When it comes to South-East European lost cinematic gems, the first thing that comes to my mind is „An Additional Soul “by Ademir Kenović. This film is the clear culmination of art-house influences of that time, from Otar Iosseliani, Dušan Makavejev to Mohsen Makhmalbaf. The film brings a bitter coming-of-age story about Nihad, the almost fourteen-year-old boy that gets raised in a small Bosnian village briefly after WWII. As the times are changing, industrialisation is coming, the village is getting more vacant and the people are learning how to adjust to the times, from what they can/can't say to what they ought to/not to do.

„An Additional Soul “ is a simple village slice-of-life drama, yet its simplicity grasps the historical context, of the times in which it was placed, as well as the times in which it was filmed. Even though the film focuses on Nihad, it presents the spirit of the whole community, so much so that by the very end the protagonist even seems like nothing more than just a small obedient fraction of a growing and constantly advancing (communist/socialist) whole.



WR: Mysteries of the Organism (1971) by Dušan Makavejev

Part documentary on Wilhelm Reich, part fictional story about a Yugoslavian girl's affair with a Russian skater, Dušan Makavejev's "W.R.: Mysteries of the Organism" is an illustrative, thought-provoking art-house film that got initially banned after its release in the early 70's. By dealing with the topics of sexual and political relations in socialist Yugoslavia and presenting the controversial work of Austrian-American psychoanalyst, W.R., director Makavejev makes a rare cinematic gem, topically as well by his cinematic approach. From switches between the real and fictional storyline,  assembling the profound subtext upon them to jump-cut editing style that indicates the "action" or "ironic deviation", everything in this film displays the true potency of the film form.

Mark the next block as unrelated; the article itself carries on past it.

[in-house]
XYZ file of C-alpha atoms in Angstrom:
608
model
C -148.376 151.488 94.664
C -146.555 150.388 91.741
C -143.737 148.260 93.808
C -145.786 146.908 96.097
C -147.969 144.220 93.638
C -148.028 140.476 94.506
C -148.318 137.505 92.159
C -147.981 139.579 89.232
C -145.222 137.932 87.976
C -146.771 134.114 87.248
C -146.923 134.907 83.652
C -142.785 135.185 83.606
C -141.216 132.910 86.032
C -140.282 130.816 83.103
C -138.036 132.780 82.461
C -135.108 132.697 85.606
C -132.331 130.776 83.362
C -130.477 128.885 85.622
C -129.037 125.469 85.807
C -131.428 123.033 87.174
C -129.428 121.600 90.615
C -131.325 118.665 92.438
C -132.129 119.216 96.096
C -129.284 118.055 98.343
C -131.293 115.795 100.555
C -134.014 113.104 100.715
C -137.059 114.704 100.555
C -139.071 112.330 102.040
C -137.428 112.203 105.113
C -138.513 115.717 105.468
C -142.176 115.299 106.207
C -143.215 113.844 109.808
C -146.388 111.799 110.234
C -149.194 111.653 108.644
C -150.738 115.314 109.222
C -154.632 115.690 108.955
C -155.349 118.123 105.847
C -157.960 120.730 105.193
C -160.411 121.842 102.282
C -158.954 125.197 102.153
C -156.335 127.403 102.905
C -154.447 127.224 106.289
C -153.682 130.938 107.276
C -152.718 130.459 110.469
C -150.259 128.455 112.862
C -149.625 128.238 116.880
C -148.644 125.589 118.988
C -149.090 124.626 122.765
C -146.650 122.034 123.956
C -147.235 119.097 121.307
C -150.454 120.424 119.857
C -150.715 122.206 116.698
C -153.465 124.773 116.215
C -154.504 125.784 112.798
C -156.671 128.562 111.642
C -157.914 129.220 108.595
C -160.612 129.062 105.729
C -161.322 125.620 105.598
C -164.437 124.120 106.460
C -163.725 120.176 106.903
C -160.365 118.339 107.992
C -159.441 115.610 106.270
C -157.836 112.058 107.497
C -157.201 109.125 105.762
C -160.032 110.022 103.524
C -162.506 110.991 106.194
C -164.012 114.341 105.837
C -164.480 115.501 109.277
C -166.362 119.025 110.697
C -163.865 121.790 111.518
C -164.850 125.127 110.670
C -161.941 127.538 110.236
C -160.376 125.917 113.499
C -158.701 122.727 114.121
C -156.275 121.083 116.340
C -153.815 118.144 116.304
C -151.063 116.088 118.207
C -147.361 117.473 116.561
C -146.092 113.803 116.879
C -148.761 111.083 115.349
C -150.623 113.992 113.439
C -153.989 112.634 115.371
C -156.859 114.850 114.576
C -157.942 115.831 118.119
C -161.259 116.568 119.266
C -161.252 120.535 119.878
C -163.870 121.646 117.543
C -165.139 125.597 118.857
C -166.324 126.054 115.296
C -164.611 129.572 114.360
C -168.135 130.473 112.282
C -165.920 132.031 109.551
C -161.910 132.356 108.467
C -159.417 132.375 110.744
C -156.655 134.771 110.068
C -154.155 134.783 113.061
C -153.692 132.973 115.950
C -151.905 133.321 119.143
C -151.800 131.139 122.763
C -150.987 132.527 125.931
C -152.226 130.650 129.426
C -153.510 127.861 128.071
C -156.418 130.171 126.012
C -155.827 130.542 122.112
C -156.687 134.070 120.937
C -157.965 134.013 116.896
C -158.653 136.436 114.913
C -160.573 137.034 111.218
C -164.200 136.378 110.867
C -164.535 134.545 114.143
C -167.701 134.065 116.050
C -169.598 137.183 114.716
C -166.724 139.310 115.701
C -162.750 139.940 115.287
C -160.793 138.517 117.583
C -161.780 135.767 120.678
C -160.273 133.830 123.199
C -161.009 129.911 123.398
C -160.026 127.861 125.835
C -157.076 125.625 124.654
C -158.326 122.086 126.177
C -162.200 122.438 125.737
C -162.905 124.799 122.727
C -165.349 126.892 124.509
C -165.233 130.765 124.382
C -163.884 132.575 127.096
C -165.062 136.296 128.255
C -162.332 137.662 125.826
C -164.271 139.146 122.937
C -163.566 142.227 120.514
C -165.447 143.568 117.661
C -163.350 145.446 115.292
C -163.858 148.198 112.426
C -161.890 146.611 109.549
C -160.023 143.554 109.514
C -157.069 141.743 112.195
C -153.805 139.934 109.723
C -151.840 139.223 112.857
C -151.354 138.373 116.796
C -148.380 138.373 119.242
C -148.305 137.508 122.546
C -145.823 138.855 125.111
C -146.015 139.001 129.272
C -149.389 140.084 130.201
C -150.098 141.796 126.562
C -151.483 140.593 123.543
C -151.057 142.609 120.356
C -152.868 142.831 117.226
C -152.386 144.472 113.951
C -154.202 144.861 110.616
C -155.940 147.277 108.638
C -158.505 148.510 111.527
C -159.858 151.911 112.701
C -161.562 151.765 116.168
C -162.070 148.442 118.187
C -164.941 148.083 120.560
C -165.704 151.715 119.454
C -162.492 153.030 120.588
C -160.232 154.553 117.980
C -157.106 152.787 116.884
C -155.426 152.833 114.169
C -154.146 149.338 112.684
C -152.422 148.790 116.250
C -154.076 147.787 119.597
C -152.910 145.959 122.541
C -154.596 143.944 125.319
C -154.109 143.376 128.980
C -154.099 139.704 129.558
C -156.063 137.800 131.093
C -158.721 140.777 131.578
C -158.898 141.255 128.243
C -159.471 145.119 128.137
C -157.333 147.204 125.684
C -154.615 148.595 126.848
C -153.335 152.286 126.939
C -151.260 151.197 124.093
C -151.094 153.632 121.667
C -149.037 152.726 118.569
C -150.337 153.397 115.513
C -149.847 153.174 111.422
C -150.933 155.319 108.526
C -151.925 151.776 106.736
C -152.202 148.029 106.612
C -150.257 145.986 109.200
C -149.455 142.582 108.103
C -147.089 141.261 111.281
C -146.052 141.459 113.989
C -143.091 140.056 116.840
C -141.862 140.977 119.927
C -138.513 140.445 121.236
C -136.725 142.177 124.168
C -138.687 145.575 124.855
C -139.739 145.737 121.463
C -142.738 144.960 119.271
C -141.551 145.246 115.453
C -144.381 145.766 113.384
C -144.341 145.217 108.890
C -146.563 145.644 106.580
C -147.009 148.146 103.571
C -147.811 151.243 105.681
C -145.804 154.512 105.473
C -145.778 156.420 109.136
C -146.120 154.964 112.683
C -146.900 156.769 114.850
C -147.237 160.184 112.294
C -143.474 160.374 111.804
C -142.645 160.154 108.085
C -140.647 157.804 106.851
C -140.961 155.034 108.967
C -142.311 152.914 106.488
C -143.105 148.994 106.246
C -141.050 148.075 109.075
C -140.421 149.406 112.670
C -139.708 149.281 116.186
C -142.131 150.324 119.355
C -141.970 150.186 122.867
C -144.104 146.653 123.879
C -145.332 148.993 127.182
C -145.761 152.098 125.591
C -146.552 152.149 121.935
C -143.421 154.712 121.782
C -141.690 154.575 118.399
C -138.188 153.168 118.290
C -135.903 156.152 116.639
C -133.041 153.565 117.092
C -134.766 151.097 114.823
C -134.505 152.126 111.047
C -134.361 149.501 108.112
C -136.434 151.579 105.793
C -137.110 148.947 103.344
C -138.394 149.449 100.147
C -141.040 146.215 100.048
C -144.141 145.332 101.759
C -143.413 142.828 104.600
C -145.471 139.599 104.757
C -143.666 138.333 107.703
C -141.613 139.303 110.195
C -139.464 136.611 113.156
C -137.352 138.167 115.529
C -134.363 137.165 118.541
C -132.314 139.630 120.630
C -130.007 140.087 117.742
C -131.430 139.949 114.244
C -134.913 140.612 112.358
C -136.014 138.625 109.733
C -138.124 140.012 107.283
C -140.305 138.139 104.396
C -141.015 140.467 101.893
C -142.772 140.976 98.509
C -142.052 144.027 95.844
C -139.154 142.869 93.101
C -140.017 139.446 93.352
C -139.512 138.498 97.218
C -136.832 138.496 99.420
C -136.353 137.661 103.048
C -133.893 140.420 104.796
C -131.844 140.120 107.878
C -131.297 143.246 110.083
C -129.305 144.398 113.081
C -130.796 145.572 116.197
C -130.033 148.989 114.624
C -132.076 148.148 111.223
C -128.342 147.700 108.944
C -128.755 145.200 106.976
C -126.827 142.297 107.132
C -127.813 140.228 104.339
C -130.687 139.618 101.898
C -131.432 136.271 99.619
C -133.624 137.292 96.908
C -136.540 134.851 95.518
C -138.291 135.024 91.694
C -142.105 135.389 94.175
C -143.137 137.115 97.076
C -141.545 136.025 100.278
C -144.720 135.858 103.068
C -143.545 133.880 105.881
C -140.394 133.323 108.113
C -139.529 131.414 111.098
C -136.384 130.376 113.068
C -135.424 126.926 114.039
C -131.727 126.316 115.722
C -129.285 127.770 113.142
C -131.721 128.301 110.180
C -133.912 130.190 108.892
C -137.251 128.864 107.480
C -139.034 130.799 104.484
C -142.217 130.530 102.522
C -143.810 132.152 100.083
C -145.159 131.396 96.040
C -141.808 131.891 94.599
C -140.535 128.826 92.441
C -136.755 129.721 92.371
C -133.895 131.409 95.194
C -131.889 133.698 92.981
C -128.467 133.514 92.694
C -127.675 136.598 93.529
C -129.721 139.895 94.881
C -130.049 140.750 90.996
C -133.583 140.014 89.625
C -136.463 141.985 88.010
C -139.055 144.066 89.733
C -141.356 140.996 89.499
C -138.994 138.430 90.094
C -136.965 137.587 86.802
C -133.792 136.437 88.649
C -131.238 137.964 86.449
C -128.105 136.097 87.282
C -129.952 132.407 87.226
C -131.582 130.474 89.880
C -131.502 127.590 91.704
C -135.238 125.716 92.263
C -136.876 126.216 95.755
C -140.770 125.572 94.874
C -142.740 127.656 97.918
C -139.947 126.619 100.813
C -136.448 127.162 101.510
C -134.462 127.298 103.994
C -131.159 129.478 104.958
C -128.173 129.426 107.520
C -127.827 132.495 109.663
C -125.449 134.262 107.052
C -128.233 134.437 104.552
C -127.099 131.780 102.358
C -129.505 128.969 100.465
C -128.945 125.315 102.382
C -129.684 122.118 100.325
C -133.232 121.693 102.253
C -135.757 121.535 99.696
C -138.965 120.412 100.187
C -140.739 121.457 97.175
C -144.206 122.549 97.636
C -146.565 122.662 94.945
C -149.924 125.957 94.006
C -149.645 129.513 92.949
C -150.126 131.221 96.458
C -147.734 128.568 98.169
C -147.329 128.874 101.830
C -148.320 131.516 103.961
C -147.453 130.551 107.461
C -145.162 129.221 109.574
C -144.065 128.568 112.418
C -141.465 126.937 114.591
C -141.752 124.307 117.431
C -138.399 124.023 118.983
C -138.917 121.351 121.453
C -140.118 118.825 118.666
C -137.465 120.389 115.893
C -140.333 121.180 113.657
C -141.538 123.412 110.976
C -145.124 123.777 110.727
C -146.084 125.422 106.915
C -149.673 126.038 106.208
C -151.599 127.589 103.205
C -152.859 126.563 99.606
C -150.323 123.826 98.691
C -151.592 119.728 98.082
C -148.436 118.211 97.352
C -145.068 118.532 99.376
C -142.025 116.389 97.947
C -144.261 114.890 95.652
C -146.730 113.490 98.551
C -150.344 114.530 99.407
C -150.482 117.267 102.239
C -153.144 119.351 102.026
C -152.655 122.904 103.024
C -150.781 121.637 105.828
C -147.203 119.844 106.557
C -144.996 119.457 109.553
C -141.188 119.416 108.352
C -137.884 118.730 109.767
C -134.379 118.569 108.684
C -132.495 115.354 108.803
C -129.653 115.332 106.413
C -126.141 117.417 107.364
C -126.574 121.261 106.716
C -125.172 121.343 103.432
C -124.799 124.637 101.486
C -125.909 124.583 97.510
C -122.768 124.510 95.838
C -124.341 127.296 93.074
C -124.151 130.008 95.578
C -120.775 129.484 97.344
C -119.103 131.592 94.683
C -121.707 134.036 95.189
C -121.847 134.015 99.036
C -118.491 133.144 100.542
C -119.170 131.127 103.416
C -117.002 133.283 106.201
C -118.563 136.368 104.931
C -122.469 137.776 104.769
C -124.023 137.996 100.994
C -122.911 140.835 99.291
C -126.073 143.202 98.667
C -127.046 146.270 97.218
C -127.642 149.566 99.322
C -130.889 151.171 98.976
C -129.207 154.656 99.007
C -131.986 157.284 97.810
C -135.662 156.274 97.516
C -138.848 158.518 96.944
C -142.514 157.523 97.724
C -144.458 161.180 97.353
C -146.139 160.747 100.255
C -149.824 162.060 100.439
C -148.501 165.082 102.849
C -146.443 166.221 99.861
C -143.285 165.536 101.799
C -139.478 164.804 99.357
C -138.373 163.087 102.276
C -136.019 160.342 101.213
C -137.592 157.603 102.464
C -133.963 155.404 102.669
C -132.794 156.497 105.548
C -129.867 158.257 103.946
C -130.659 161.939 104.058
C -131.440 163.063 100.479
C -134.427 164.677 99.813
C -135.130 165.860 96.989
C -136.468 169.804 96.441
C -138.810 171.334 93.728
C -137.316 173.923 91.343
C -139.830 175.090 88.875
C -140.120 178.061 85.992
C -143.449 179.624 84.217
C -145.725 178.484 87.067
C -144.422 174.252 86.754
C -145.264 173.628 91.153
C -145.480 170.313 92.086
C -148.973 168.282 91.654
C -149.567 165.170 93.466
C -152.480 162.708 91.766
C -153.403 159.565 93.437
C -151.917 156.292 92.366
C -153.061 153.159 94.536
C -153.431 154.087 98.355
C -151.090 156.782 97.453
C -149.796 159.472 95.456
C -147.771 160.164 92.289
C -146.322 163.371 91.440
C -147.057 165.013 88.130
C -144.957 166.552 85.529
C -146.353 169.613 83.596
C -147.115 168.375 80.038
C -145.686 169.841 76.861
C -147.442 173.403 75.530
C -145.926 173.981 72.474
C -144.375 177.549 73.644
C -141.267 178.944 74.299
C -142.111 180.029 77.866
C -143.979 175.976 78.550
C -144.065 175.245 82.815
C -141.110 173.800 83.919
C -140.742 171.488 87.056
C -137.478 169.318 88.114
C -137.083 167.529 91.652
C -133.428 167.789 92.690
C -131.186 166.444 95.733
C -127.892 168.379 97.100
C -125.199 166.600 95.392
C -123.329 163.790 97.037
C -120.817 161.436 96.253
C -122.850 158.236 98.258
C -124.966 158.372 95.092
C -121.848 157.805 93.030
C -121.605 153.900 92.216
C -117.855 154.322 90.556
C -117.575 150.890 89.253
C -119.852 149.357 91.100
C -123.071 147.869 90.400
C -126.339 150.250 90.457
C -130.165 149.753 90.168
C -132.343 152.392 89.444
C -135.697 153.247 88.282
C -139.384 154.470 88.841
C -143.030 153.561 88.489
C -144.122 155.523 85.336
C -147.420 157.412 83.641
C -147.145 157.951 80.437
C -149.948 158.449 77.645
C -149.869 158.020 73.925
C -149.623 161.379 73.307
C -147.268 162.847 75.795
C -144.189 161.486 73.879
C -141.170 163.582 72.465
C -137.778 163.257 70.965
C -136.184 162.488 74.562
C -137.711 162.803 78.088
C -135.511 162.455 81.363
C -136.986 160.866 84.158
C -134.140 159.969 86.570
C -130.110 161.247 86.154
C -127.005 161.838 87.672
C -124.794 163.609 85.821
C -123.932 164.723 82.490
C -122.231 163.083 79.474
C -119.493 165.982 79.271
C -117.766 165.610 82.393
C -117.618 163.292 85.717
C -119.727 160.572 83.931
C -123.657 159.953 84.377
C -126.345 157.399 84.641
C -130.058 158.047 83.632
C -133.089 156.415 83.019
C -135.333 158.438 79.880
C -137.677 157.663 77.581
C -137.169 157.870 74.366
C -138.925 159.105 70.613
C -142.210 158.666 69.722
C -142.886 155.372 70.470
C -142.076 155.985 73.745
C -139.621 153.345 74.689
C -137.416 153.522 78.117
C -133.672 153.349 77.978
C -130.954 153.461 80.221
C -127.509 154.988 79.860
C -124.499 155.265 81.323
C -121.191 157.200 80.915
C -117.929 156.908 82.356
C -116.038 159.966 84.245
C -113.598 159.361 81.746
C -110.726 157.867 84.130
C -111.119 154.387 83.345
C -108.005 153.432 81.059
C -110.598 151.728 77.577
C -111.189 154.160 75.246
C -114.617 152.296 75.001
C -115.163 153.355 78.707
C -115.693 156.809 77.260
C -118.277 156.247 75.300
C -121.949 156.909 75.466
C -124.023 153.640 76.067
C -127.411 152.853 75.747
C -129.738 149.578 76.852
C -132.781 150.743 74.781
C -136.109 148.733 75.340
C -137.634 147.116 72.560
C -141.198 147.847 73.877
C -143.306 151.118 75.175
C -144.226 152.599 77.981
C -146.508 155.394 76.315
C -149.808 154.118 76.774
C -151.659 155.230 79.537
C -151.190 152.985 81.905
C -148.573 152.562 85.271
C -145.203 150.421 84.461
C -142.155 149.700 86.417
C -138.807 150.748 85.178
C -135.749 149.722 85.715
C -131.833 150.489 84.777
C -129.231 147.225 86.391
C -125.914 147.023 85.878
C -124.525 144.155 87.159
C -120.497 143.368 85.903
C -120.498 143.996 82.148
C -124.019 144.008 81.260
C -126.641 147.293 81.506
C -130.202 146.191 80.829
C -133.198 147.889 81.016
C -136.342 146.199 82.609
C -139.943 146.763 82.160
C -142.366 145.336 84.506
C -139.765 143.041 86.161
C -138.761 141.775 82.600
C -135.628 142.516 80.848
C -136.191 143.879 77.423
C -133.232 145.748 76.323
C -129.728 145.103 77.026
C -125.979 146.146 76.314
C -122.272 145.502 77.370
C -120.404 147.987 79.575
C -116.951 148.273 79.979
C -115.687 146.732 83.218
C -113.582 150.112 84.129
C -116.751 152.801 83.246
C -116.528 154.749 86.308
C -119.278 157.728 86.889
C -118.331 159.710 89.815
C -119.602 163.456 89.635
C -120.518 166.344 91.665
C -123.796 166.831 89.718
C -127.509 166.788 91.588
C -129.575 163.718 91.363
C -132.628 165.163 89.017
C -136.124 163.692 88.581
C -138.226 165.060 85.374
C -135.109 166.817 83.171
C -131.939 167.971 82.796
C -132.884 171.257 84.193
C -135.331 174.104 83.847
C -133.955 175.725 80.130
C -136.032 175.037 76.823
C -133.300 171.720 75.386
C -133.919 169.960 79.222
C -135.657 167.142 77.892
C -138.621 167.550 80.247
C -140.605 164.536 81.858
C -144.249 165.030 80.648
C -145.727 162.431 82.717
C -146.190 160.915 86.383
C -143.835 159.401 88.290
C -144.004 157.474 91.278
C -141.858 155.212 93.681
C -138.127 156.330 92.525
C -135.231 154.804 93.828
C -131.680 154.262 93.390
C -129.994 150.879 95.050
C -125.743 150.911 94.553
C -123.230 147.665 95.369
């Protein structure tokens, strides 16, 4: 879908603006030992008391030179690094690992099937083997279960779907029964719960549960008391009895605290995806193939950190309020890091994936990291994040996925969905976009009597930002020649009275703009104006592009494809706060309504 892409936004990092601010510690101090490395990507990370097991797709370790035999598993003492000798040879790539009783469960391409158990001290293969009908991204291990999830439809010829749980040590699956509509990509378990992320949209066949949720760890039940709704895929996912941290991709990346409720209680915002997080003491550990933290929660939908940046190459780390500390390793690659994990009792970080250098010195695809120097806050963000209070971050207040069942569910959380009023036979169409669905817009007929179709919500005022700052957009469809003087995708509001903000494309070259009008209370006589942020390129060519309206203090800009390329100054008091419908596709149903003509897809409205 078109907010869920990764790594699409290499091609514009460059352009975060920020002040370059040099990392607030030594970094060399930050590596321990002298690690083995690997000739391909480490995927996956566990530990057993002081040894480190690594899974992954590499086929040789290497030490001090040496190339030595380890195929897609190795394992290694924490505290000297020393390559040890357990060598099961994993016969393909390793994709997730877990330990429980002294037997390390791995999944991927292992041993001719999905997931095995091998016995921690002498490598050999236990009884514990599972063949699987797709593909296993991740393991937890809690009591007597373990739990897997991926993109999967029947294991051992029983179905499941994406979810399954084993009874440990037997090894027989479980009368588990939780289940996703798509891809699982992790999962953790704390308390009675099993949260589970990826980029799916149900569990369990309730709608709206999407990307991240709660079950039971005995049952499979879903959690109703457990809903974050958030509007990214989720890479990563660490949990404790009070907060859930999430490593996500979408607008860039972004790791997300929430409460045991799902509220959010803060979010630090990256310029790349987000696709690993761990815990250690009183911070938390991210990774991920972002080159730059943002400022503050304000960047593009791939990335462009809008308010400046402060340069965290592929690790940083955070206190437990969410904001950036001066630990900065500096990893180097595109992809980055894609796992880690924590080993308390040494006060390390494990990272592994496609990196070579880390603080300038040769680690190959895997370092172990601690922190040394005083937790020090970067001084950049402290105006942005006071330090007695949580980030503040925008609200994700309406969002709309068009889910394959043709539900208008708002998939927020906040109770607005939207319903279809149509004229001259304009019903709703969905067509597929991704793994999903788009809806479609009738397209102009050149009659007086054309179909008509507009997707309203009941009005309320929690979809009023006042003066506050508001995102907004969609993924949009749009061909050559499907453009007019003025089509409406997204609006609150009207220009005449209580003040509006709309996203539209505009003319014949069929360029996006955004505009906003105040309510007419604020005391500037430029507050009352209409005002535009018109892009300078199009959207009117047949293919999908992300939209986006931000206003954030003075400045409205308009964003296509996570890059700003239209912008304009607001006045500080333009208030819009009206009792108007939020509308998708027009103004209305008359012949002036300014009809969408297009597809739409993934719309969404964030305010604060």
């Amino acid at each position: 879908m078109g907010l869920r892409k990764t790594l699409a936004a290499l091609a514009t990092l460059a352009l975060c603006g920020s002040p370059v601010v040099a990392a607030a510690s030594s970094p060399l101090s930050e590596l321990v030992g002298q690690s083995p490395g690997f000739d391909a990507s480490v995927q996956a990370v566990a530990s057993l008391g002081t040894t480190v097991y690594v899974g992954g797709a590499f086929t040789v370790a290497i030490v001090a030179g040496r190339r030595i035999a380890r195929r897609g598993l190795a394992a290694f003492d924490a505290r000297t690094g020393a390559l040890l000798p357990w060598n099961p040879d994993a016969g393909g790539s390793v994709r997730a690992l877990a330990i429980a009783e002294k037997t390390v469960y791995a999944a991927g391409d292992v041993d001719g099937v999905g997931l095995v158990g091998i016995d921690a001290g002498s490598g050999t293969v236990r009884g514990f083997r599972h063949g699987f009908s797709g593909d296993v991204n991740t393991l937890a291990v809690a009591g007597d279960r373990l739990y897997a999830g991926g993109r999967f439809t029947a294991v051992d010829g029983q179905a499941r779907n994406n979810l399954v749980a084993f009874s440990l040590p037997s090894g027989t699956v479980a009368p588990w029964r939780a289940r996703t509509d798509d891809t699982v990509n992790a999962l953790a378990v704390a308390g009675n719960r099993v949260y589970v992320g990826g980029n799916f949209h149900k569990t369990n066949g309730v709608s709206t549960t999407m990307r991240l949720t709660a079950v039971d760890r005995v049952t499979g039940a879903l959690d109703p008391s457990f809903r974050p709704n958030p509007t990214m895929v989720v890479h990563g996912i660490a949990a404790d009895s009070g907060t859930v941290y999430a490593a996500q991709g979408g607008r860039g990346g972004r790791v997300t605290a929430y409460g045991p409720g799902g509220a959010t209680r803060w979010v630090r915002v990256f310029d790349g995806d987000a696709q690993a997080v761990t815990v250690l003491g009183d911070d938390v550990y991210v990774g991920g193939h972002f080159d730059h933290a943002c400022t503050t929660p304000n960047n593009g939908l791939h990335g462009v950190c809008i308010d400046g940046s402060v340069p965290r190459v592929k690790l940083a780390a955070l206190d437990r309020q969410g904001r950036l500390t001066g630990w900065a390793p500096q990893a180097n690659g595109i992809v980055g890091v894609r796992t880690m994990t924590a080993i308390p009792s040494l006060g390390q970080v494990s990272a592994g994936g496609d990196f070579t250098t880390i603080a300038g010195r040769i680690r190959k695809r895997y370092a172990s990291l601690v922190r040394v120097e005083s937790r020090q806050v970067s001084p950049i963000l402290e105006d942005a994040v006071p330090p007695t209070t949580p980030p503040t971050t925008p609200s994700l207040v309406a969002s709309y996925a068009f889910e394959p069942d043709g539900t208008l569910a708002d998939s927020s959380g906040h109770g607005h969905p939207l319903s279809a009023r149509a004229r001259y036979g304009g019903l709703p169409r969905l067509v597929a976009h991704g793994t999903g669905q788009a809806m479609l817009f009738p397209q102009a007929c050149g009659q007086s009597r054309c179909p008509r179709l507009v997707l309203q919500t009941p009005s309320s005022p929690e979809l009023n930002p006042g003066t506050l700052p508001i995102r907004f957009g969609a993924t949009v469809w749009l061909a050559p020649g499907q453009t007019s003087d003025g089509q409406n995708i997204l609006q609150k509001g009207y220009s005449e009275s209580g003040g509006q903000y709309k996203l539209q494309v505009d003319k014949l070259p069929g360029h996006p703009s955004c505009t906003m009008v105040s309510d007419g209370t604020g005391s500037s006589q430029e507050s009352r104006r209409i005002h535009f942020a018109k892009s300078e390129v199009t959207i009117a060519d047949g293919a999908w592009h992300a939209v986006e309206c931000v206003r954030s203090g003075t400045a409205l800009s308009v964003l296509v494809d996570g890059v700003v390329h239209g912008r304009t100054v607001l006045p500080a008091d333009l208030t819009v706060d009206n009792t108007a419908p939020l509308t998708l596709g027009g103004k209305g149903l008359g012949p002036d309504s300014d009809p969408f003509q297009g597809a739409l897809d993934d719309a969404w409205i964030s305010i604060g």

"Challenging" might be the best word to describe this film because, from the historical perspective, Makavejev made something that was out of the common societal values and mindset of the time, a call for sexual liberation in communist countries. Besides this obvious "challenging", "W.R.: Mysteries of the Organism" even to this day tends to challenge cinephiles as well as the young industry professionals as it still serves as a perfect example of how to craft political essay/ docu-fiction/mockumentary.


Frame for the Picture of My Beloved One(1968) by Mirza Idrizović

If you ever wondered what French New Wave would look like if it started somewhere in Eastern Block, Mirza Idrizović’s first feature film brings this imagination to reality. “Frame for the Picture of My Beloved One", made in 1968, brings the story of a group of boys that spend their days in a large yard on the outskirts of the city, entertained by children's games until one day, when a young man, Nikola Maglaj, appears in their lives. After the initial "blow" with Nikola, the boys befriend the man and venture into a pursuit through the complex maze of the grown-up world.

Somewhere on the verge of "The 400 Blows", "Breathless" and "Band of Outsiders" Idrizović's film manages to be a whimsical, poetic neorealist coming of age piece. By following the everyday ventures of boys, the film tends to loosen the imagery of the adult world while simultaneously capturing the essence of growing up in a socialist society. When it comes to New Wave's experimentation, Idrizović chooses a bit more conservative approach. as he focuses on the progressive development of characters, strong, yet ironic, dialogues and engaging storylines rather than the emotion/reaction inducing editing and other film trickery.